through tho stands, stopping every moment
to admire some magnificent specimen, har
monized well with the flowers.and the music,
that never ceased for long, added to tho
pleasure, and made the hall seem llko a
place altogether aparc from the bnsy city
The main feature of tho day wa3 the table
decorations. N. Patterson's table a mar
velous creation took first premlnm. The
table was covered with a handsome white
damask cloth, while delicately hand-painted
china and glistening cut-glass, with the
accompanying knives, forks and spoons,
were arranged In proper order. The largo
center piece was of yellow chrysanthemums
and tall ferns, upon which tho light filtered
through yellow shades on fairy lamp). The
favors wero two English violets, inserted in
a little white card. The tout ensemble
spoko unmistakably or excollent taste pos
sessed by the producer. The second prize
was taken by K. E. Patterson with a pretty
combination. The centerpiece was of yel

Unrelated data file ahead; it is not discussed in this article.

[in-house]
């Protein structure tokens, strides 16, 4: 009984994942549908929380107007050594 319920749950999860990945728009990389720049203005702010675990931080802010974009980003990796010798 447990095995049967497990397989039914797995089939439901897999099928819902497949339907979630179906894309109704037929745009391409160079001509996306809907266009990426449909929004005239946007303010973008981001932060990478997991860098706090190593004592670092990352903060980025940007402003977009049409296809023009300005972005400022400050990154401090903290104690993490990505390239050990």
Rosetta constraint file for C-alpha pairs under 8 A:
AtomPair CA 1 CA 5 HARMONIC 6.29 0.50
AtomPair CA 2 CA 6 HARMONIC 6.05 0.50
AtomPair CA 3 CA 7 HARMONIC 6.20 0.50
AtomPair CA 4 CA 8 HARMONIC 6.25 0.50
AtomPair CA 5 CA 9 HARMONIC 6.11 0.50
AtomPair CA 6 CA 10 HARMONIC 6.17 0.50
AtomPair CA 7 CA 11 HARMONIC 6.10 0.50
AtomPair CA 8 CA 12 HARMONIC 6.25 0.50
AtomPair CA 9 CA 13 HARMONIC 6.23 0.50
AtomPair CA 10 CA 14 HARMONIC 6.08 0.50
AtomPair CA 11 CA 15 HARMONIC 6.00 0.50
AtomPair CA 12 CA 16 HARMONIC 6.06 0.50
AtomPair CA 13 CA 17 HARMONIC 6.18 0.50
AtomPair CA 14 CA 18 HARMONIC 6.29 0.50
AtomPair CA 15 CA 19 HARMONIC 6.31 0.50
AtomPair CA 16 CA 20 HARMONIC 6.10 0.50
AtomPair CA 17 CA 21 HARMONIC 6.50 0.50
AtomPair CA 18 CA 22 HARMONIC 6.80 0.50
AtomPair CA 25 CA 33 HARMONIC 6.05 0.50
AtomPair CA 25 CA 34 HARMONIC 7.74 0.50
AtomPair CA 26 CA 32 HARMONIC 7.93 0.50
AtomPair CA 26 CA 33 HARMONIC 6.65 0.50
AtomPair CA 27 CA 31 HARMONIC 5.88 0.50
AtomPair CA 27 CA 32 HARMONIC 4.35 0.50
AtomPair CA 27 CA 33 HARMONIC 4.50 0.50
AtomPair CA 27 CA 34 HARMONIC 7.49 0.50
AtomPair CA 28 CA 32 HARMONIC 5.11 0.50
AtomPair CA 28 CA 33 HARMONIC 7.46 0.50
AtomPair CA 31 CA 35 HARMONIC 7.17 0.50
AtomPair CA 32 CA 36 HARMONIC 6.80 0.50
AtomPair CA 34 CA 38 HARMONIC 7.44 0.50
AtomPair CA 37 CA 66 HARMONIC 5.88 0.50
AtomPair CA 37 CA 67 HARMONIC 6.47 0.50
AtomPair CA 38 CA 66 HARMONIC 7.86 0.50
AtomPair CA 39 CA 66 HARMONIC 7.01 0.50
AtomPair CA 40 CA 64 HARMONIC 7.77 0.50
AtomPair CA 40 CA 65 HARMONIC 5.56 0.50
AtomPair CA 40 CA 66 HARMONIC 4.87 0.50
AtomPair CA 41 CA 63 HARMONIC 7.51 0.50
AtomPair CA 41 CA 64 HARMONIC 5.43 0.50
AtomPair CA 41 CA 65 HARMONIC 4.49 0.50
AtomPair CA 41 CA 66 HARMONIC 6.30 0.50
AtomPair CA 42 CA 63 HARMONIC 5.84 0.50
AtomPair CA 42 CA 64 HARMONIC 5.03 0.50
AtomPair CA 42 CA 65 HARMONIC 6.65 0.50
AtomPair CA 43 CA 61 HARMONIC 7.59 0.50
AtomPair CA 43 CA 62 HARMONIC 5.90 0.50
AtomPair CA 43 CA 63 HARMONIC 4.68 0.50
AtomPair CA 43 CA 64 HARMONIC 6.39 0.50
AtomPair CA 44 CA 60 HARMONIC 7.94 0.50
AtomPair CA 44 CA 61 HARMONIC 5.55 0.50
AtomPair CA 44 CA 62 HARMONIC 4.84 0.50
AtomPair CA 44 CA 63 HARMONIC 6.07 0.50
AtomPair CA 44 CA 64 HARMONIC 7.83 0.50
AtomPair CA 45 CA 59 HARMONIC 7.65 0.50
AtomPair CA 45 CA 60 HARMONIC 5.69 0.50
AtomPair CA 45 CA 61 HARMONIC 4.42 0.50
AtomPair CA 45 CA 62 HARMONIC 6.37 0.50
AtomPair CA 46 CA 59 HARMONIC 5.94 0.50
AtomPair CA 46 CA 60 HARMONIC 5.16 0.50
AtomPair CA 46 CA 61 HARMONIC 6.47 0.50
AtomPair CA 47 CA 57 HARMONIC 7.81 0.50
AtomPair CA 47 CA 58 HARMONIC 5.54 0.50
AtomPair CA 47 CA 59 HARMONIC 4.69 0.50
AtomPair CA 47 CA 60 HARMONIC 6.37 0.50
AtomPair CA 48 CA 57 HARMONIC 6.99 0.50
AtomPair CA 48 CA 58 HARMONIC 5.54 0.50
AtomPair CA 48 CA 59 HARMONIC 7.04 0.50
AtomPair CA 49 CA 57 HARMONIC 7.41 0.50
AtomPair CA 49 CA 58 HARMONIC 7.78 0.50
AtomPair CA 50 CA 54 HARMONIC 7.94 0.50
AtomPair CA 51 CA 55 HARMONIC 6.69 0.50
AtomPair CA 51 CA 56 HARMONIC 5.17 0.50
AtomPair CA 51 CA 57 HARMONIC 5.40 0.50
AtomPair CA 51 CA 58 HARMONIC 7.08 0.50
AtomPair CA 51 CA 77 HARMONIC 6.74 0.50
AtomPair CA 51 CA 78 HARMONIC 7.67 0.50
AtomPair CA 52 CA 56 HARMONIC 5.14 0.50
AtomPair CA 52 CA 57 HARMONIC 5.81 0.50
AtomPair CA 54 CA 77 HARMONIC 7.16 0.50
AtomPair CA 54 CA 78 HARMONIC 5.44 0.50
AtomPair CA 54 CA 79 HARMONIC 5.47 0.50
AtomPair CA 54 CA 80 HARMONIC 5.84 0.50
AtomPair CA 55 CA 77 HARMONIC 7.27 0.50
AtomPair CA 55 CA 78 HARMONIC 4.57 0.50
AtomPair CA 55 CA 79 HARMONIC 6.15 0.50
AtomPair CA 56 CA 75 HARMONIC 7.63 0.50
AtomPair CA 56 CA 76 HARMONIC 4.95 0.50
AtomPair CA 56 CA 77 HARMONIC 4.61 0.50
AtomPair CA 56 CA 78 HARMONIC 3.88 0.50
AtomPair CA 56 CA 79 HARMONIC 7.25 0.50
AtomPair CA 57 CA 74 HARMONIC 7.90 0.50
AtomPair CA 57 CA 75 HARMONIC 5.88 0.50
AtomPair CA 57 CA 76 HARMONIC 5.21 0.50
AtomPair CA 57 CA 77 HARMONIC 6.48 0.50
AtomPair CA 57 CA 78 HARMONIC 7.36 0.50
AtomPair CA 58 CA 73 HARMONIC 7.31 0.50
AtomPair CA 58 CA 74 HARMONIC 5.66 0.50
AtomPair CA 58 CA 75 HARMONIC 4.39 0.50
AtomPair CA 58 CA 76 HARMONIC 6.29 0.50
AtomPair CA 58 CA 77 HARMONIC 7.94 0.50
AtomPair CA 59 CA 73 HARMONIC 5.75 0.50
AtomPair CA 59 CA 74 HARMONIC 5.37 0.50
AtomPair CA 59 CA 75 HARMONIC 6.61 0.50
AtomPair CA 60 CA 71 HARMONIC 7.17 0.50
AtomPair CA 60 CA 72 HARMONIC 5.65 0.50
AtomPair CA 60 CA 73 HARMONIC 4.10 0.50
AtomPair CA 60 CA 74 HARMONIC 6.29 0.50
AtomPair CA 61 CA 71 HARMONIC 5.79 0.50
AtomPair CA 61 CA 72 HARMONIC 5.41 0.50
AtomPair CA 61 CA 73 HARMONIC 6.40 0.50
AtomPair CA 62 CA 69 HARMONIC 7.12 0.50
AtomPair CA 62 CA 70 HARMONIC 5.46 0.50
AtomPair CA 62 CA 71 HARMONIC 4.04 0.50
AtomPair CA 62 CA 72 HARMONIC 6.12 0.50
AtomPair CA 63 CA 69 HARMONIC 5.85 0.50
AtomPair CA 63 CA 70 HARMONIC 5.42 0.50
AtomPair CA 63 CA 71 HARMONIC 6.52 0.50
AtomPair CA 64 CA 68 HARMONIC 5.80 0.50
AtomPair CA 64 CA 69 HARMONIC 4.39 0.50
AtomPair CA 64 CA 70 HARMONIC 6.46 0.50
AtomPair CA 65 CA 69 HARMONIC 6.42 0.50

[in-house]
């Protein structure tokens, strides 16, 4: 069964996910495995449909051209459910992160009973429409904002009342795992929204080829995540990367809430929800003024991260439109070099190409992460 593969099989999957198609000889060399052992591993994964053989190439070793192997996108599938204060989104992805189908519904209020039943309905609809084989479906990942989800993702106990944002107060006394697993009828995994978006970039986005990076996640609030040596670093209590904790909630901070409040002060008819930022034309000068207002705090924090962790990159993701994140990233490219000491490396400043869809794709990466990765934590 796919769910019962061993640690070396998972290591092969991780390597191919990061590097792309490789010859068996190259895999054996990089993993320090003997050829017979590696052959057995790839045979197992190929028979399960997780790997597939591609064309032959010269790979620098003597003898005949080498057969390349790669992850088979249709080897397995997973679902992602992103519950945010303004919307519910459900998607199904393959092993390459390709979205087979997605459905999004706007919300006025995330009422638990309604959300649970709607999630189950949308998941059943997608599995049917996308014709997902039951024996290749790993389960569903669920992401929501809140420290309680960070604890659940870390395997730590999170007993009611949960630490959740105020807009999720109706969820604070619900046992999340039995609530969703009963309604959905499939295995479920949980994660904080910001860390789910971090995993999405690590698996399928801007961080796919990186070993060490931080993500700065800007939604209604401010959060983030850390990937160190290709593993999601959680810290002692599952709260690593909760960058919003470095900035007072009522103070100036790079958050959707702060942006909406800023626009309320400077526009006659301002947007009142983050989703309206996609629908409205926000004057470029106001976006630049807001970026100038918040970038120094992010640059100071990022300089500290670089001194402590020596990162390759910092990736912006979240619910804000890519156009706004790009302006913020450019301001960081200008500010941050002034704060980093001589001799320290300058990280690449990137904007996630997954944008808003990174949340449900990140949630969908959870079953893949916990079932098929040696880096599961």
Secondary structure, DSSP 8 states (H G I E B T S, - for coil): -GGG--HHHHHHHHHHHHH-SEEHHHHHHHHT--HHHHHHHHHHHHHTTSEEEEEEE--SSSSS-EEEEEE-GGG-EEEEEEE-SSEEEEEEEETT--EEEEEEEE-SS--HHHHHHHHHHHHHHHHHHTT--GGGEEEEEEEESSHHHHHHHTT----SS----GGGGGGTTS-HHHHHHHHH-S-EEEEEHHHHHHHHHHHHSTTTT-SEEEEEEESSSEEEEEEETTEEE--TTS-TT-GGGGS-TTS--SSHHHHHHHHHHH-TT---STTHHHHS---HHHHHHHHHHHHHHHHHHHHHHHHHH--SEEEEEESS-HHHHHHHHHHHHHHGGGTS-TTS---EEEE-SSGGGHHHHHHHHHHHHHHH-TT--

low chrysanthemums, with a favor at each
plate, of one chrysanthemum and a little
card, in the corner ot which:was a tiny yel
low flower. The other essentials were china,
glass, silver, etc John B, and A Murdoch's
table attracted much attention. The center
piece was or whito chrysanthemums, with a
lamp on cither side. Imbedded In maiden
hair Terns. The lamp shades were or yellow
nnd whlto silk, trimmed with whito lace.
At three corners were corner pieces or yel
low and white chrysanthemums. The ex
hibition generally yesterday was the most
interesting of the week.
Miss Annie Carrier was united in
marriage last evening to Mr. M. Marucheau.
at tho home of her mother, Mrs. Eliza A.
Carrier, South Negley avenue, in the pres
ence or intimate friends or the families.
Rev. Dr. Hodges performed the coremony,
after which the young couplo lelt for their
homo in San Antonio, 'lex., where the
groom Is a prosperous business man.
An informal reception was given yester
day afternoon from 2 to 4 and from 4 to 6 by
Mrs. Hoffstot, of Beech street, Allegheny.
It was for Mrs. Henry Phipps, who arrived
from a two years' stay in England, and who
will return to Europe Saturday next. Tho
informal character of the reception allowed
of the ladles coming and going at pleasure,
so that it was possible to entertain a much
larger number than could have been dono if
all the guests had been present at the same
time. Mrs. Phipps has always been a fav
orite in Pittsburg and her friends were de
lighted to have the opportunity of meeting
her in this pleasant manner. The house wa3
prettily decorated, tho parlors being gar